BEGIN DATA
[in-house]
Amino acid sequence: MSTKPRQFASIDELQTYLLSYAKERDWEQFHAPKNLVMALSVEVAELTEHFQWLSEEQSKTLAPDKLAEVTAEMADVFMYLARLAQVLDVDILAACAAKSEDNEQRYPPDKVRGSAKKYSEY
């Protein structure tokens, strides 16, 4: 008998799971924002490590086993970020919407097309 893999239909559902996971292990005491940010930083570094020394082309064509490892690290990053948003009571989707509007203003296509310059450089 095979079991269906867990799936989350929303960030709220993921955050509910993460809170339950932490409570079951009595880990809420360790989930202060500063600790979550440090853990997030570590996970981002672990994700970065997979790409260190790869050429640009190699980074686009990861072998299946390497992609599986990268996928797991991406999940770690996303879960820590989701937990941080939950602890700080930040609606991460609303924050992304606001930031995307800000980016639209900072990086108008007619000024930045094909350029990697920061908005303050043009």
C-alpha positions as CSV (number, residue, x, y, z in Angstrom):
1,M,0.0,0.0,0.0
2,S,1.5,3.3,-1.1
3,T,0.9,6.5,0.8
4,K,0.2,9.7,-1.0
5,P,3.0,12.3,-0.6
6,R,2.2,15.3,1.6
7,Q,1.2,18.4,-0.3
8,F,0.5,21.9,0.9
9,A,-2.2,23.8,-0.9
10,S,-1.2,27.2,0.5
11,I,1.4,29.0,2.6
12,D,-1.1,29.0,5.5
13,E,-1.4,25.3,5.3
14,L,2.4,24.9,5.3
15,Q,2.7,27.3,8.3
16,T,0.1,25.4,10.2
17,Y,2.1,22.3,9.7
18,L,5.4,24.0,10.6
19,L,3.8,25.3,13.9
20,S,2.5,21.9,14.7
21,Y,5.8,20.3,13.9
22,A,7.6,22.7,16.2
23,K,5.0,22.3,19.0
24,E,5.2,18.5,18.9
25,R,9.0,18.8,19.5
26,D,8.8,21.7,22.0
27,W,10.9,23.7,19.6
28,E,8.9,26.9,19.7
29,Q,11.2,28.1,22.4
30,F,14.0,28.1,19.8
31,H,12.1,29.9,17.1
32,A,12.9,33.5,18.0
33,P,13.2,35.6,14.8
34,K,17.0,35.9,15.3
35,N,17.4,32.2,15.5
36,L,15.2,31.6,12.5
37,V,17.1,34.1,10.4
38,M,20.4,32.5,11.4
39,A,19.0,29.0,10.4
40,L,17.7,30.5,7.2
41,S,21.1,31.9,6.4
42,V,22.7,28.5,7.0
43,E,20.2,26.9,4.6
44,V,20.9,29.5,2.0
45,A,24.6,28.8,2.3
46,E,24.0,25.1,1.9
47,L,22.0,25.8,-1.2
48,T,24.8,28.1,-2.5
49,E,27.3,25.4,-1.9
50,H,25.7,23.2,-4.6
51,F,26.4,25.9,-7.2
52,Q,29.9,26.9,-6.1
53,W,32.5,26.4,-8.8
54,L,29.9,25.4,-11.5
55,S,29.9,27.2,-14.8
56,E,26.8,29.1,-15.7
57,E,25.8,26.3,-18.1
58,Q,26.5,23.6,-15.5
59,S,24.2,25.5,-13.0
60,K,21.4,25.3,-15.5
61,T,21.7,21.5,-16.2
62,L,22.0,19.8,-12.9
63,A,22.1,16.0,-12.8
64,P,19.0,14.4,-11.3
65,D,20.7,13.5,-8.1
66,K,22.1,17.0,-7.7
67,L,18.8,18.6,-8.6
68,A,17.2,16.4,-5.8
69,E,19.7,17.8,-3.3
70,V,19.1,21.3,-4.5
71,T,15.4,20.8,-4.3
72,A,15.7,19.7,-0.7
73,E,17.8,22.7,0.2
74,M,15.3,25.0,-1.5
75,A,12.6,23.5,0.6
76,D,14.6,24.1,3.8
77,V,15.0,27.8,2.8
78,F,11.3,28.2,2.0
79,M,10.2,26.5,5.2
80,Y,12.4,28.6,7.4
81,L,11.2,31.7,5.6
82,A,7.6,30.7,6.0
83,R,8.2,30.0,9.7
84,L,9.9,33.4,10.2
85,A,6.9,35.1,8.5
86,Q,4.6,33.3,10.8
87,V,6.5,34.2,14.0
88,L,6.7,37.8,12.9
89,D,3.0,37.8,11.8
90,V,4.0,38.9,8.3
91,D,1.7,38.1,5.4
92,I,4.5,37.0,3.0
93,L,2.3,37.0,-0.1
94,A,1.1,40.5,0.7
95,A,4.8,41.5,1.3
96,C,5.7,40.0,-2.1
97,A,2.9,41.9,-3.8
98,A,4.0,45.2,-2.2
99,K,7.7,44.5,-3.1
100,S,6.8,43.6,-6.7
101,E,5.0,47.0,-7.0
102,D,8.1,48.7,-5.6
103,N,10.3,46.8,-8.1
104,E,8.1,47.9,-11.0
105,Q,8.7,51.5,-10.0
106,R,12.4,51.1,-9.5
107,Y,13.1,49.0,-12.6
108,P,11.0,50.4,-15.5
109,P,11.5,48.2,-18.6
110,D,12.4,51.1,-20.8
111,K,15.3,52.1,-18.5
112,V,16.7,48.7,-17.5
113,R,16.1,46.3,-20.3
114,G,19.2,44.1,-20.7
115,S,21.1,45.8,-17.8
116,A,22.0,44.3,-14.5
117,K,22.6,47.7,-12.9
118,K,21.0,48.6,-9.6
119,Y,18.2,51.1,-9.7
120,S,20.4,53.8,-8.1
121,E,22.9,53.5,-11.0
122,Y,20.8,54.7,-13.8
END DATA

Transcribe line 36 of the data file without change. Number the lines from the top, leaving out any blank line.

32,A,12.9,33.5,18.0